Bad beekeeping, May 2014

It is May, when an old man's thoughts turn to bees. There's been a certain amount of swarm-catching but nothing too exciting. I thought I'd write down where I'm up to, for future reference and perhaps as some light relief from the silliness.

Lesson number one, of course, is that if your hive has a pitched roof you need to make sure that the wire mesh covering the ventilation holes hasn't got eaten away by time. Or this may happen.


The bizarre roof-garden effect is mostly a bird's nest, and either the moss has survived and thrived or the bird got carried away. If you can't cope with tragedy, don't look at this pic.


Continuing on in, we discover that I didn't fill the top box completely up with frames, with the predictable result that the bees have filled up the spaces with comb, now largely capped. So next weekend I think I'll be extracting. That was as far as I went with hive one; leave well enough alone I always say.


Hive two had been empty all winter, and a few weeks ago I noticed it had a small population. As in, I thought "oh, I wonder if there's anything in here", took the top off and realised "oops yes there is" and hastily put it back on again. So when some bloke phoned me up and offered me a swarm I accepted. It turned out to be this lot, fairly small. I used the old trick of "put a sheet of newspaper between the two sets of bees; by the time they've chewed through their scents will have mixed, and internecine war will not ensue". And so it was.


Here they are, all dumped inside.


And here's how many they are: about 4 bars, or a bit less, which is OK; they should have time to build up over the summer.


* Bad beekeeping, again 2013/06
* Bad beekeeping 2010/10
* Bad beekeeping 2009/05

More like this

At this time of the year, as I cycle past the rape fields (this isn't a reference to some Balkan horror, just the plant), I take note of the dying of the yellow, for it signifies that the spring recolte is once again due. I measure my life by the passing of such seasons: the winter league; tideway…
Every autumn I think - too late - that its about time I looked at my bees, took off some honey, and put on the Apistan strips. Ideally this would be done in late August, I think, because the Apistan needs to come off 6 weeks later, and once you get much into October the weather gets unfavourable to…
Next: Wilder Freiger to the Muller Hutte I packed some stuff (too much as it turned out) and headed off to the Stubai. First stop is the Innsbrucker Hutte (interior pic, including the lovely huge ceramic stove) and first mountain is the Habicht, which SummitPost doesn't take too seriously, at least…
Next: September 8th: Sulzenau to Dresdener. From the Wilder Pfaff and Zuckerhutl I went back to the Nurnberger, had a look at the (Aperer) Feuerstein and then went to the Sulzenau for a rest day. That concluded my first week. Miriam (who has suddenly appeared in this tale, but I won't mention her…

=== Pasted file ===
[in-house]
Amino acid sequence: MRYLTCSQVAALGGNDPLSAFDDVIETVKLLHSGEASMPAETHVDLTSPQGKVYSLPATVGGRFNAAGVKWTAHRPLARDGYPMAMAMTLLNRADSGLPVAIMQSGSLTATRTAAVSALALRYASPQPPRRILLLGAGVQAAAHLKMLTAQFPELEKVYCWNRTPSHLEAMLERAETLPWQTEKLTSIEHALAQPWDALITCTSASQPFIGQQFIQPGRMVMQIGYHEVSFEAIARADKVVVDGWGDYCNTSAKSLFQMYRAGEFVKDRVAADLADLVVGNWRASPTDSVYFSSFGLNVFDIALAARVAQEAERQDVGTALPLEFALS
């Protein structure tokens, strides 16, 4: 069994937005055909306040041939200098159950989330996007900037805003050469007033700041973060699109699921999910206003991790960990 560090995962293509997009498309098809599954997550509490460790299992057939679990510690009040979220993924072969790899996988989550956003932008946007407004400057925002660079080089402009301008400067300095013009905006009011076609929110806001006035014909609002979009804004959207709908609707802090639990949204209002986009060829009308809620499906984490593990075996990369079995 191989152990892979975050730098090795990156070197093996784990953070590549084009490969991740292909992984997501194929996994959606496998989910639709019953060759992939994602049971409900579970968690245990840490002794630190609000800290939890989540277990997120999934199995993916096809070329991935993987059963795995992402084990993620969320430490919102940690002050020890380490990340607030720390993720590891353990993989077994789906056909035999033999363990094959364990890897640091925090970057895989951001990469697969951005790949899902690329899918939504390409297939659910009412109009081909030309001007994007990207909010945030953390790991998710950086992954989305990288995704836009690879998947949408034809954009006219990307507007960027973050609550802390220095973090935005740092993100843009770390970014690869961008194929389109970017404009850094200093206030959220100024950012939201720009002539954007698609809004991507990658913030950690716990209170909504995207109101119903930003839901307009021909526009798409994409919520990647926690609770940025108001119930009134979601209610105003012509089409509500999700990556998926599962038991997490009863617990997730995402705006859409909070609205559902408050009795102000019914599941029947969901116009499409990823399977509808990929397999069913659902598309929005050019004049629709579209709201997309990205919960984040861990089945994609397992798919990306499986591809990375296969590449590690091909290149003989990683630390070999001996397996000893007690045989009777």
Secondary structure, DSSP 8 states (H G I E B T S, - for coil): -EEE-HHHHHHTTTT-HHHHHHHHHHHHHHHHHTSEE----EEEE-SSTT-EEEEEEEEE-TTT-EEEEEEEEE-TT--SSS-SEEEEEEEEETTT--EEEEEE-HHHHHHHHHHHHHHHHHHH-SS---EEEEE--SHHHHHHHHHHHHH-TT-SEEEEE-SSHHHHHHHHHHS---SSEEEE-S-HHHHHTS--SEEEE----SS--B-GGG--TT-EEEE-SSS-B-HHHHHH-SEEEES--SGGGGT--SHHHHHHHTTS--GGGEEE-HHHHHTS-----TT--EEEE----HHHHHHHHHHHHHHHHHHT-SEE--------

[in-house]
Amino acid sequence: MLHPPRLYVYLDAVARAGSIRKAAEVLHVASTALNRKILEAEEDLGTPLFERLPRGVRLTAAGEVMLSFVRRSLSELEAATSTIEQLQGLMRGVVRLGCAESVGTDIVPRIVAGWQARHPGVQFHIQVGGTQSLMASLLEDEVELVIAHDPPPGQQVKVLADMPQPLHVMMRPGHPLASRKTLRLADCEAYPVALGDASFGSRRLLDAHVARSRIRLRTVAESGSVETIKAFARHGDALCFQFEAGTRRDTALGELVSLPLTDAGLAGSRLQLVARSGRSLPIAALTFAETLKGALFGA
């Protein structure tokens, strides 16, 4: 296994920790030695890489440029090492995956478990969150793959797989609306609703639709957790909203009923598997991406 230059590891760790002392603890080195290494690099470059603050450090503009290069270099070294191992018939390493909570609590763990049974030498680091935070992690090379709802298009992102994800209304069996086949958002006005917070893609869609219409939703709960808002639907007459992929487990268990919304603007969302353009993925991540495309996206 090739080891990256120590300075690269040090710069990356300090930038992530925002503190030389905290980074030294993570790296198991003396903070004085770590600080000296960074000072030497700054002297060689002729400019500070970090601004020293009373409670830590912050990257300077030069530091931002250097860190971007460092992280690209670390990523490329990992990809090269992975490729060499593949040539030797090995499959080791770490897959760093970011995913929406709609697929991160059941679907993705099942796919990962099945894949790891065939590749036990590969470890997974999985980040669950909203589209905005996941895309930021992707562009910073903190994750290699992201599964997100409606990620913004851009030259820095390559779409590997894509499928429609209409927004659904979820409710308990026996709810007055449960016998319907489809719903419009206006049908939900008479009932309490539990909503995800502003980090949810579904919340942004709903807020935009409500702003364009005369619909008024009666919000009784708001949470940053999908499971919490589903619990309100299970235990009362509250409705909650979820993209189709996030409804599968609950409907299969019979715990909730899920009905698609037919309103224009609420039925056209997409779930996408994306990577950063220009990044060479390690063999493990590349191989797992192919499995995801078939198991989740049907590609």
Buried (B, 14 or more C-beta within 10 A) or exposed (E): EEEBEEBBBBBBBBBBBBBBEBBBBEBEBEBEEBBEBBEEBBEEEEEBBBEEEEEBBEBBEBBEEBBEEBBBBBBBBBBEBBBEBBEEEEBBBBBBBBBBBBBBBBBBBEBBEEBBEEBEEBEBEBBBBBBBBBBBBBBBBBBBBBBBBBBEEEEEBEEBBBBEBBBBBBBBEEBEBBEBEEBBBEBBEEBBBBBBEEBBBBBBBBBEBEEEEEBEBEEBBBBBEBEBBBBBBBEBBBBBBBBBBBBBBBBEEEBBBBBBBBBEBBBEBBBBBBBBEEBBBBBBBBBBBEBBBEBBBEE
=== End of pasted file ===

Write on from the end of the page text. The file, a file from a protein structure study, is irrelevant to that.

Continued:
NikFromNYC --- William is across the pond from you.

I'm not and fail to find you the slightest bit amusing.

By David B. Benson (not verified) on 18 May 2014 #permalink

If I didn't know better, that would read like a death threat!

By Rattus Norvegicus (not verified) on 18 May 2014 #permalink

Rattus Norvegicus --- #1 or #2? And how do you know better?

By David B. Benson (not verified) on 18 May 2014 #permalink

It really is *typical* to not even manage to get country of residence correct. But I'd be willing to bet that NicFromNYC *thinks* he's smart. Dunning-Kruger does explain a lot.

Nic - the laughingstock is in the mirror - go look.

By Kevin O'Neill (not verified) on 18 May 2014 #permalink


[DNFTT. I'm afraid Nik has earned his place in moderation -W]

By Eli Rabett (not verified) on 18 May 2014 #permalink

Our bees are mostly the africanized strain. Can't really tell them apart from regular honeybees except they are more aggressive against disturbances. And their migratory season is in March-April here. February is the time to bring the hives to the orange groves as the fruit ripens and blossoms at about the same time. In the age of industrial farming it's nice to see bees and orange trees still make the best pairing that suits each purpose.

By Tim Beatty (not verified) on 19 May 2014 #permalink

By the Eli, that's a sports team reference image (forgive me if you are aware). Half the people in NY (in addition to Calvin) hate the Yankees too. All the people in Boston hate them, though.

By Tim Beatty (not verified) on 19 May 2014 #permalink

So is there an analogy to be made between beekeeping and planetkeeping? Over at RC, perwiss posted quote and cite:

” the removal of a specific coastal ice volume equivalent to less than 80 mm of global sea-level rise at the margin of the Wilkes Basin destabilizes the regional ice flow and leads to a self-sustained discharge of the entire basin and a global sea-level rise of 3–4 m.”

[Keeping bees is something of an odd hobby; but it does help keep me in touch with the real world -W]

By Hank Roberts (not verified) on 29 May 2014 #permalink